Despite the time consumed by these issues, the Club continued to focus on clinical programs for the meetings. Doctors spoke on Albers-Schonberg's Disease, Paget's Disease with Destructive Lesion in the Humeral Shaft, Giant Cell Tumor with Resection as well as many other topics of interest at the 1941 Annual Meeting.

It is evident from the letters and memos from the first few years of the society that the basic philosophy of the group was developed by Orthopaedic Surgeons who were concerned that their professional organization be both politically active and technically supportive of its members. They formed the Buckeye Orthopaedic Club to that end and in turn established the integrity and strength of the Society.

When the group was founded, Harlan Wilson suggested calling the group a "Club" in order to avoid the appearance of competition with the OSMA. However, the club's activities invoked not only social events, but scientific programs and political issues as well, and the group was deservedly in need of recognition as the professional organization. By 1947, the group decided to change its name to the Ohio Orthopaedic Society, and to hold its meetings at the home city of the president, independently of the Ohio State Medical Association. They also decided that they should expand membership to take in all the doctors in Ohio who were certified by the American Board or were members of the Academy of Orthopaedic Surgeons.

The 1950's were years of increased membership and participation in governmental affairs. A Membership Committee was formed in 1950 to review the growing number of applications. The Society grew from 57 members in 1950 to 94 by the mid 1950's. The Orthopaedic Liaison Committee was formed in the late 1950's after a decade of battles with Ohio Indemnity Insurance Incorporated (Blue Shield) to establish a program of prepaid full coverage for surgical and medical benefits, the Ohio Industrial Commission on its fee schedule, and the Department of Public Welfare on authorization of emergency medical treatment for patients under state care. Additionally, the Society was actively supporting physical therapists in their efforts to become licensed through legislative action. Needless to say, the officers of the Society were becoming more aware of the need to Delegate responsibly among the membership.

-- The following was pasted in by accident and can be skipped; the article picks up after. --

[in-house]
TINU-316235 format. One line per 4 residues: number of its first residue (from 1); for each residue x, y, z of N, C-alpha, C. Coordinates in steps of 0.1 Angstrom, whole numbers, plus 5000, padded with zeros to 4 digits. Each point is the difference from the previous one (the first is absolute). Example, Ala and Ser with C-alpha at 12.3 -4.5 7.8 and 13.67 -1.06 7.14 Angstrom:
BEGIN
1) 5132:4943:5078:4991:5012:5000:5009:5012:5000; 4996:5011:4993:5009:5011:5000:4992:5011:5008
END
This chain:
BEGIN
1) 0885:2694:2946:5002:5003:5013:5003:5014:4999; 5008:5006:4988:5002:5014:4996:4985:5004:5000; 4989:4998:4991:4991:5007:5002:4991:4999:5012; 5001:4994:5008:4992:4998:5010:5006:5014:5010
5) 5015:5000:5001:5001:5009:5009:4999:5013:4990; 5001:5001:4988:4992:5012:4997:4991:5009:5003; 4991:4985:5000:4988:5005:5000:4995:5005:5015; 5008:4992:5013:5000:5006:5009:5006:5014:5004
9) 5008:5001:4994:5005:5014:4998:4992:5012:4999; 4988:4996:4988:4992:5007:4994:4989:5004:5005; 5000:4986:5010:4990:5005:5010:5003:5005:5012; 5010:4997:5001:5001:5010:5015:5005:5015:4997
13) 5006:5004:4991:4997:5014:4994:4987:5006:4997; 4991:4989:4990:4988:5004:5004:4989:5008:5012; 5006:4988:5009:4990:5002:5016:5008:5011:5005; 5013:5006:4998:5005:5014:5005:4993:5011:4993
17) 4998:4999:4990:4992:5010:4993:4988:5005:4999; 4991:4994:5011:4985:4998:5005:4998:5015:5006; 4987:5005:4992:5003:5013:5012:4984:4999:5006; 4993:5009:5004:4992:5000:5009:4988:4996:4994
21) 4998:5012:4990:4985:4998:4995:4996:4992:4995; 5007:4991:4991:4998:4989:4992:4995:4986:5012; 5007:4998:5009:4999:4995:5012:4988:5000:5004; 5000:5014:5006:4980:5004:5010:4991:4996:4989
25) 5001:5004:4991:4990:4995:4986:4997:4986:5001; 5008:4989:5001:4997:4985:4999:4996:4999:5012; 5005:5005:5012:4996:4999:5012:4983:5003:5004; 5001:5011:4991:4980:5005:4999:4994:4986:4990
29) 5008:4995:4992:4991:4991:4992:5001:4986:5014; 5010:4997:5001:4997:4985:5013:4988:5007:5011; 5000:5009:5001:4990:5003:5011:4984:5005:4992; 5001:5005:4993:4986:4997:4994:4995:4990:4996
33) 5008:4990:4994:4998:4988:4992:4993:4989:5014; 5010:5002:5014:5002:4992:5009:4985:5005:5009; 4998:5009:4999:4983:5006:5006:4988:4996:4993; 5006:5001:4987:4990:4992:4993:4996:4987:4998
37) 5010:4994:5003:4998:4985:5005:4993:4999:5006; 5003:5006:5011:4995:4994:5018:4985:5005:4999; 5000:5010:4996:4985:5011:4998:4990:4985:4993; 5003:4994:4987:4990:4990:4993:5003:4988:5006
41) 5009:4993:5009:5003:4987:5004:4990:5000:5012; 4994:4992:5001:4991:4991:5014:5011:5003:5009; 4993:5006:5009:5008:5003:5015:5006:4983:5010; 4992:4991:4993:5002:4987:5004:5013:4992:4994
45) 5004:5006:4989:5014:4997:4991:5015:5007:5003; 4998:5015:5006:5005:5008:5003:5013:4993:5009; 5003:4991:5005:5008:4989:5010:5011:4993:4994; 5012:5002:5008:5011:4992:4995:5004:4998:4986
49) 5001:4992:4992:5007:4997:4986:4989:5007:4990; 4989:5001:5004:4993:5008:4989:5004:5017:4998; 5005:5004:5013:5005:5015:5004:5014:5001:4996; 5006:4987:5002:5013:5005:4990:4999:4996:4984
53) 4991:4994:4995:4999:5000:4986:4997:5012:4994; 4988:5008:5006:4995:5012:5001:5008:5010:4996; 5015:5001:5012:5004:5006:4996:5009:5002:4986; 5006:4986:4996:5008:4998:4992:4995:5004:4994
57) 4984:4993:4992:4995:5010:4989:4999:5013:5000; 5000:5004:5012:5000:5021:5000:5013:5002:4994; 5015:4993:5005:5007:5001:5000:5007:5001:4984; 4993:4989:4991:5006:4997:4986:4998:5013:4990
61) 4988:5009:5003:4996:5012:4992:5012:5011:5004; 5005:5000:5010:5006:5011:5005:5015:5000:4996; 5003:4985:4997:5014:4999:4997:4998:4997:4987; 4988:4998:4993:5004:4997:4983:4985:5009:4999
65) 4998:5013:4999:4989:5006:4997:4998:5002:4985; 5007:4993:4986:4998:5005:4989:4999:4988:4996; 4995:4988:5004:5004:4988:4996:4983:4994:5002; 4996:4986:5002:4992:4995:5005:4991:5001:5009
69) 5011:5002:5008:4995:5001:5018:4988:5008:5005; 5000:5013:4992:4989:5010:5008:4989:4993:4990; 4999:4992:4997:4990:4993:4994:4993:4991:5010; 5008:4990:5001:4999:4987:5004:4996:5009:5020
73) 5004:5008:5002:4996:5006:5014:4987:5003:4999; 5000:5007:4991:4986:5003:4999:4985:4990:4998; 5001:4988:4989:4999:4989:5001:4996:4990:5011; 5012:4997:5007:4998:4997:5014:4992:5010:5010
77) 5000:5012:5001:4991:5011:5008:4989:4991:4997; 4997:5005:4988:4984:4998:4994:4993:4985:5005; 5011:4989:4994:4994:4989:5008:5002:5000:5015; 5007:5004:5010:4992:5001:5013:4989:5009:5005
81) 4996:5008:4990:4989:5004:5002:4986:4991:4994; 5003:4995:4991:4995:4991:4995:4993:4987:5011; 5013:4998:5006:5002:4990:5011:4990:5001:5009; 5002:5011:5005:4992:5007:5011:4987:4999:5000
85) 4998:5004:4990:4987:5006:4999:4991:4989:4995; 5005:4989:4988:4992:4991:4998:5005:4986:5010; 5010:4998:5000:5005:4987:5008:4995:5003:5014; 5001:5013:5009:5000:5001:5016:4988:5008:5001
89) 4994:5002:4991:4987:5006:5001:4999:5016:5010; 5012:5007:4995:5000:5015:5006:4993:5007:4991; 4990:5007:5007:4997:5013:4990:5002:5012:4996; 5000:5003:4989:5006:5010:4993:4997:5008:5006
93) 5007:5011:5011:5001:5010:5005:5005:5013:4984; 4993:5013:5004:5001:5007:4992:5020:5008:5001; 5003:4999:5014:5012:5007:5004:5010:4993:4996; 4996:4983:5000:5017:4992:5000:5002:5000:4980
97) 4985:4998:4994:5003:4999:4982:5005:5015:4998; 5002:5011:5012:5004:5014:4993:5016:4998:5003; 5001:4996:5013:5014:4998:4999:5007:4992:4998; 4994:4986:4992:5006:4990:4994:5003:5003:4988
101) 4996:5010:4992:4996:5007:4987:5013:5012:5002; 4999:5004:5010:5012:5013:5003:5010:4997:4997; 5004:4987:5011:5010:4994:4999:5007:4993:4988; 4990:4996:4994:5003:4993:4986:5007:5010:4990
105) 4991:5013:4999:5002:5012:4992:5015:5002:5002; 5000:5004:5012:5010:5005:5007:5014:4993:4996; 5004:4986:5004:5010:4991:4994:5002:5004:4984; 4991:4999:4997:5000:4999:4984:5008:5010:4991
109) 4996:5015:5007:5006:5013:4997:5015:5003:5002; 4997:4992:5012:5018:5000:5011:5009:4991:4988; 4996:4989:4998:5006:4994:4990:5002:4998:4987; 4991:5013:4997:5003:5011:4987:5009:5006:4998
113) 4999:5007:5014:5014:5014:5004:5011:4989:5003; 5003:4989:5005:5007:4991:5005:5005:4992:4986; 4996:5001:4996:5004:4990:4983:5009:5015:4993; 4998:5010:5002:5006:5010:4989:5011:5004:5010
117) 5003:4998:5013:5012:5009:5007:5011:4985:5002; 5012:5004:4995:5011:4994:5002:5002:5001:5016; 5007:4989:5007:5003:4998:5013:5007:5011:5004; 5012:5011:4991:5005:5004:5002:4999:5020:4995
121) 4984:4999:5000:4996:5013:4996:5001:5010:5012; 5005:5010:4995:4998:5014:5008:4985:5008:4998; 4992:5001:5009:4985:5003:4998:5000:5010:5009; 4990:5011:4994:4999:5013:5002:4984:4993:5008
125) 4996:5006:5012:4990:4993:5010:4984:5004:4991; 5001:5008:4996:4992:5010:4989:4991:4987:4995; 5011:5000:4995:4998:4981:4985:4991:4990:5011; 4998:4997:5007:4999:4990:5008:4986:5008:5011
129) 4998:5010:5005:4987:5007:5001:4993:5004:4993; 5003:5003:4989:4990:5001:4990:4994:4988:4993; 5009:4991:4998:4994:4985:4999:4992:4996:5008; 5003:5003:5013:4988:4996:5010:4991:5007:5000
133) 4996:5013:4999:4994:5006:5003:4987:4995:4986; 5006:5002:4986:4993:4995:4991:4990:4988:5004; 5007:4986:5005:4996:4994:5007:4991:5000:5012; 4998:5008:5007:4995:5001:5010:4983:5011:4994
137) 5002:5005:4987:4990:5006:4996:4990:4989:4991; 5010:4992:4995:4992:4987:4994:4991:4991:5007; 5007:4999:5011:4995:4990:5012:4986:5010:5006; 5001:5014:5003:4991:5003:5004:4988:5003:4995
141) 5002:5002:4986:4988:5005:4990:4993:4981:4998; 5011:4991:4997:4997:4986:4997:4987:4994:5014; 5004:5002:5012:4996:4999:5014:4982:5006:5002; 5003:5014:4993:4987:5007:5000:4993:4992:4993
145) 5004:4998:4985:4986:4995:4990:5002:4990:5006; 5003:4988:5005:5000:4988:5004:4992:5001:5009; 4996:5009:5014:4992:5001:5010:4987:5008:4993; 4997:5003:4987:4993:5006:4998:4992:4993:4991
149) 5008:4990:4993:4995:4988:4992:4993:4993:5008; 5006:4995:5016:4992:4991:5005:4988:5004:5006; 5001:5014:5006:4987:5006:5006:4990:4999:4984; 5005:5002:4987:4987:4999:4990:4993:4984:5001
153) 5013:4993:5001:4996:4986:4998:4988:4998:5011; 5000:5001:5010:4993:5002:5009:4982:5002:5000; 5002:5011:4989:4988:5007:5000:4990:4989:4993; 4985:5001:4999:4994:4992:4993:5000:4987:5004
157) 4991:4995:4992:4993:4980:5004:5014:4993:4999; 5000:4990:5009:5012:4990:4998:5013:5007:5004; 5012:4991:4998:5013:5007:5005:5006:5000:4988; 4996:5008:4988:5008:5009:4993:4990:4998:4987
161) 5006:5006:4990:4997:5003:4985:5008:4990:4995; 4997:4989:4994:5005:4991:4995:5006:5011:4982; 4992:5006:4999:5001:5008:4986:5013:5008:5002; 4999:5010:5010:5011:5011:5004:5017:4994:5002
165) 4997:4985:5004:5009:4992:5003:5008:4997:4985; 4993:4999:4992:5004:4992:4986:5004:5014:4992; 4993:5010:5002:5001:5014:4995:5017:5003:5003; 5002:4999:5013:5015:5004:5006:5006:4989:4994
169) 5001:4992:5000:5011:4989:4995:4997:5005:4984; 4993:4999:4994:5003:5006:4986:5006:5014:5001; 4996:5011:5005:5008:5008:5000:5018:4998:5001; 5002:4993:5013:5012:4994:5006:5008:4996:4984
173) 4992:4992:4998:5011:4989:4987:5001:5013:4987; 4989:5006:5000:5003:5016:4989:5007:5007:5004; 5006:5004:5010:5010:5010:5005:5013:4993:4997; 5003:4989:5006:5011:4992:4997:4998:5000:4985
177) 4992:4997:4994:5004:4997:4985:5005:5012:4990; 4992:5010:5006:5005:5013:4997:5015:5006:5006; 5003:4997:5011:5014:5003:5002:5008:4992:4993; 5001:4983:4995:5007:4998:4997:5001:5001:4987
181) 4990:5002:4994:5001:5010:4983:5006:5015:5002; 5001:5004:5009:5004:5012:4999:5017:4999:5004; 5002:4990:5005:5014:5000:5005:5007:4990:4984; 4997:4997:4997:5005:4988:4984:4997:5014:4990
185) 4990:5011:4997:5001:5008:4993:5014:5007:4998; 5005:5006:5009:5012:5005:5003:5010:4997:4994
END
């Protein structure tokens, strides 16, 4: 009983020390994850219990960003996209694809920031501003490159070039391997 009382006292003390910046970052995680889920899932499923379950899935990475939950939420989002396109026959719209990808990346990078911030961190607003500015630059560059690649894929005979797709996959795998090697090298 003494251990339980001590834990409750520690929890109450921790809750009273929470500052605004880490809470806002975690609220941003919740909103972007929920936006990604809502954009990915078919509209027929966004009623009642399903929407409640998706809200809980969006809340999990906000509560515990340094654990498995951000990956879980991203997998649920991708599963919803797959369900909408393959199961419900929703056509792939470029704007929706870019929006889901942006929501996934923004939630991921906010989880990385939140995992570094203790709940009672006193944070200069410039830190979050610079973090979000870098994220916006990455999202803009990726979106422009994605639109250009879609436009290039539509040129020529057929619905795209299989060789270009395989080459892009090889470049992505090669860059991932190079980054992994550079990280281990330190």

Unfortunately, attendance at the annual meetings became a problem at this time. By 1962 the officers were devising creative ways to attract members to attend the meeting. Jack Millis, the Secretary/Treasurer at the time, suggested that they advertise in the OSMA newsletter for the annual meeting. A suggestion was made to "Remember the Little Women" by planning an interesting wives' program and therefore creating a little more leverage for the Doctors to attend.

New issues continued to evolve throughout the 60's, keeping the Society busy. A move to re-classify hospitals for crippled children's work met with considerable disapproval from the Society. The proposal required hospitals to have a residency in Pediatrics. The Physiatrists' and podiatrists' interests for professional advancement were becoming important issues for the Liaison committee, which was attempting to stay ahead of their efforts. The Orthopaedists were also pushing for compulsory automobile liability insurance, in an attempt to have coverage for vehicular accident patients. Despite opposition from the insurance industry and individuals who felt that this would be an infringement on their rights, in 1965, "Financial Responsibility" became law requiring anyone registering an automobile to prove they have the financial means to respond in damages to liability.